Veganism – Trends; Pros/Cons

Chelsea Whyte. (27 Jan 2018). Living on the Veg. New Scientist. London. [Ms Whyte is the New Scientist Magazine Physics Editor; at the time of publishing she has reverted to veganism]In the UK and US at least, there is a reported uptrend in veganism (diet with zero meat or seafood and their derivatives). Between 2014 and 2017, there was a 4% increase in US vegan numbers. Actress Natalie Portman and sportswoman Serena Williams called themselves vegan. Across the Atlantic ocean, the UK Vegan Society opined an increase of more than 300% from 2006 to 2015. Most adherents range from 15 to 34 years old. (age distinction?)Arguments for veganism are consequentialist based; it implies great benefits.

  • [Global/Government]
    • Soy protein results in 4.5 time less deforestation compared to meat protein (thus soy protein substitution would alleviate global warming)
    • Better health via a vegan diet would cut global healthcare costs in excess of $1 billion/year (Marco Springmann, University of Oxford academic)
  • [Individual] Springmann also forecasted that becoming vegan would decrease 8.1 million ‘early deaths’ each year worldwide

On the negative side:

  • [Healthcare/Individual/Government] Vaccine creation/preservation require eggs or gelatin(e) [glutinous material made from animal tissue], no alternative has been found yet. (The author did not suggest stopping vaccinations because they are non vegan).

See also


Artificial Intelligence (AI) – Translation

Timothy Revell. (27 Jan 2018). Code-cracking AI could unlock robot translation. New Scientist. London. 

University of Toronto academics used an AI algorithm (list of rules to follow in order to solve a problem – See BBC Bitesize link) to solve two classic encrypted codes. The AI did so without prior knowledge of the languages. The method used is related to frequency analysis (FA). It taps on the fact that the most common letter ‘e’ appears in about 13% of all texts. Currently, programmers are researching ‘unsupervised translation’ which would do away with English as the intermediate language required for translation. This could possibly lead to quicker translation.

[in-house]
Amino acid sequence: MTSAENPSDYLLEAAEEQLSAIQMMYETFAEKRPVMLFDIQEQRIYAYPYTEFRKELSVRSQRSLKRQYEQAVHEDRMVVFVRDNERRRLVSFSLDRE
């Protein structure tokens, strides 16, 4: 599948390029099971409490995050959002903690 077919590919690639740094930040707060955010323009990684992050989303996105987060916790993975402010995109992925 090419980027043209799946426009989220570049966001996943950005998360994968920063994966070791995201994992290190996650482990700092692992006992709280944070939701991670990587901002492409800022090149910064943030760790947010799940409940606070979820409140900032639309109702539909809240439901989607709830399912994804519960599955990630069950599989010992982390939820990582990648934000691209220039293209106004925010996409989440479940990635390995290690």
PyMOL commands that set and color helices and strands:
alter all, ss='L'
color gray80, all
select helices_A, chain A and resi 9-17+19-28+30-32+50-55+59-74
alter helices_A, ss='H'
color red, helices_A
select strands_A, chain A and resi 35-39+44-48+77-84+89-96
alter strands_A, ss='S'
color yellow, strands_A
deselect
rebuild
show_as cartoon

Media Supervision – Evidence

Chris Baraniuk. (27 Jan 2018). Child’s Play.  New Scientist. London. 

London School of Economics psychologist Sonia Livingstone feels it is impossible to filter out all harmful online content. This is attested by a 2017 survey of more than 500 children where filtering efforts failed to reduce the probability for viewing negative material. She proposes parent-child discussions on the content when the children “are ready”.

Scary movies: –ve effects

Bernie DeGroat. (29 Mar 1999). Scary movies can have lasting effects on children and teens, study says. The University Record. University of Michigan.

  • More than 150 college students were surveyed
    • 90% media fright reaction stemmed from childhood/teenage years.
    • 26% reported ‘residual anxiety’.
  • Blood and gore in horror movies tended to cause the most phobic reactions. One person surveyed had nightmares for two months due to blood scenes. Sound effects came second in terms of the fear factor.
  • The research listed at least 20 negative effects.
  • The researchers felt parents were obligated to protect their children from such harmful media. (By extension, guardians would have to do the same for their wards/dependents).

Note: Threat of world war behind us? Think again.

Michael Vatikiotis. The Straits Times. 27 Jun 2014.

  • In spite of the numbers and figures pointing to peace, there seems to be more troubles or at least increased potential for conflict within countries (Iraqi Sunni insurgents linked to the Syrian civil war), and between countries (China and Japan) than before.